An eight-year-old girl has reportedly been diagnosed as China's youngest victim of lung cancer, reigniting debate over the devastating human toll of the country's pollution crisis.
The girl, who was not named, lived near a busy road in the eastern province of Jiangsu and doctors blamed exposure to air pollution for her condition, state media reported.
Jie Fengdong, a doctor at Nanjing's Jiangsu Cancer Hospital, was quoted by the state-run China News Service as saying the likely cause was exposure to tiny airborne particles from vehicle emissions.
Kan Haidong, a professor from the School of Public Health at Shanghai's Fudan University, said it was "very, very rare" for such a young child to be diagnosed with lung cancer and urged caution in making a direct link to pollution.
Children were more vulnerable to air pollution than adults, but 40 percent of lung cancer cases were still caused by smoking, Dr Kan added.
Still, the revelation sparked renewed discussion about how to clear China's smog-choked skies and came as Xie Zhenhua, the country's top climate change negotiator, admitted that air pollution had "severely affected the mental and physical health of the Chinese people".
Speaking in Beijing, Mr Xie blamed the crisis on China's "obsolete development model" and excessive use of fossil fuels, adding: "We face daunting difficulties and challenges ahead."
The coming weeks are likely to see thick smog envelope cities across China as winter approaches and coal-fuelled power stations start to come online.
Already the problems are being felt. In late October, toxic smog brought Harbin, a city of more than 11 million people in northeastern China, to a virtual standstill – closing schools and roads and grounding aircraft.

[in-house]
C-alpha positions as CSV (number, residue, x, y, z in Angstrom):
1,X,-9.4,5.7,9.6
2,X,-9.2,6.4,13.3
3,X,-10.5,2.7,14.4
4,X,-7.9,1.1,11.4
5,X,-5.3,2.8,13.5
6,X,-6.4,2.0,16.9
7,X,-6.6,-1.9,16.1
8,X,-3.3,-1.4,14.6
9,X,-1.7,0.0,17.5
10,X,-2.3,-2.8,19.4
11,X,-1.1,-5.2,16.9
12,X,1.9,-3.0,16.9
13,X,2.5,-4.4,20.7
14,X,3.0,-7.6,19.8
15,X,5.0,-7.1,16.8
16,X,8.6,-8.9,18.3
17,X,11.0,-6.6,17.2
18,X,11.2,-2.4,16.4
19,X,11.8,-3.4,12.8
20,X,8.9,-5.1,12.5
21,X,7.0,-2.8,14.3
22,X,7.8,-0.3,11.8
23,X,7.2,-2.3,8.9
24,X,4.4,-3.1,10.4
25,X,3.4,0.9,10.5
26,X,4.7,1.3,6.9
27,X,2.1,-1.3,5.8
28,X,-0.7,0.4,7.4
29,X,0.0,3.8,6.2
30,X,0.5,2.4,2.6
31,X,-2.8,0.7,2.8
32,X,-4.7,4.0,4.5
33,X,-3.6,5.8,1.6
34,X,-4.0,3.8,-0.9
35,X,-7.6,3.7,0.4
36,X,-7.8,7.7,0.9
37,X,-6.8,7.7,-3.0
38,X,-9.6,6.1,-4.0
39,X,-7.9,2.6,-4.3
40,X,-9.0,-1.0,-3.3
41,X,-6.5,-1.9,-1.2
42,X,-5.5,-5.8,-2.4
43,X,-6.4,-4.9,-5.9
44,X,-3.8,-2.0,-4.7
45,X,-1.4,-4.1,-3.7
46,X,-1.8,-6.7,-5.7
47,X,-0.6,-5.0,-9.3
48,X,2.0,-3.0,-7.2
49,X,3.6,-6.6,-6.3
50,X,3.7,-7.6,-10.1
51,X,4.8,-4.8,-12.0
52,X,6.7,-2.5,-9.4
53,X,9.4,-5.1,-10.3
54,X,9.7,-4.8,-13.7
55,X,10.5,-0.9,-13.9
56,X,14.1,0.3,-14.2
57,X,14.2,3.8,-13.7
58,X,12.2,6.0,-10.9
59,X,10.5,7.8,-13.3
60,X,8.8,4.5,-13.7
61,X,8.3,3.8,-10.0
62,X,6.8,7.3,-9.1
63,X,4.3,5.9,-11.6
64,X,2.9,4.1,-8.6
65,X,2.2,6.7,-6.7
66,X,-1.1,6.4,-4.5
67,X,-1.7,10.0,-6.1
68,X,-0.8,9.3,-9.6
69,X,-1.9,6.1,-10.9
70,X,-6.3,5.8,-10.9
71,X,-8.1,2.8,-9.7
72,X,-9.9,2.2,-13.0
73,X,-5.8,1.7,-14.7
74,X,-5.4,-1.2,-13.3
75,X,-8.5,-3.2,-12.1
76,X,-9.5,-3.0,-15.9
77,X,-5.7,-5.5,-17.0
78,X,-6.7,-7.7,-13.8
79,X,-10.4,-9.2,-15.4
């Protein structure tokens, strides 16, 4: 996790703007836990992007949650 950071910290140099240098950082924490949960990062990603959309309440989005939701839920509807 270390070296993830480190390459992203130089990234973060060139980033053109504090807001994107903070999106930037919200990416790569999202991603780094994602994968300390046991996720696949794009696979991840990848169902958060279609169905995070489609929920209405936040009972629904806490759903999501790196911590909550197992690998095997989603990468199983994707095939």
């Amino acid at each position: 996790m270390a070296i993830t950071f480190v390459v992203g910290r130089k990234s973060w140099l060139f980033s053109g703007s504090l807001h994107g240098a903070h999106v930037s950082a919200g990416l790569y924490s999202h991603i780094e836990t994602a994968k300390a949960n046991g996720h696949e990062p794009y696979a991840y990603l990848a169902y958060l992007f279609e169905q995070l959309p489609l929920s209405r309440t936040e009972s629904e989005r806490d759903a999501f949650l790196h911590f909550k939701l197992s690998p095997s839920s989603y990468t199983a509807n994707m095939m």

In June, China's official news agency Xinhua said six people were now being diagnosed with cancer every minute, with around two million deaths each year.
"In 2020, there will be 4 million new cases of cancer in China every year," Chen Wanqing, the vice director of China's National Cancer Prevention and Control Research Office, told the agency.
On Tuesday, Jiangsu province's Modern Express newspaper reported that, "the exact cause [of the girl's cancer] has not been determined."
But Li Tian, a doctor from the Nanjing Chest Hospital, said cancer rates were rising and that patients were getting younger, with the highest growth group being those aged between 20 and 40.
Wang Zhaoxia, another Nanjing doctor whose hospital treated over 600 lung cancer patients in 2012, said smoking and passive smoking remained the main culprits but said air pollution was also a factor.
Chinese smog was now becoming a "threat to national security" as well as public health, Hong Kong's South China Morning Post reported on Tuesday.
Two special research teams – one military, one civilian – had been set up to find a solution, it added.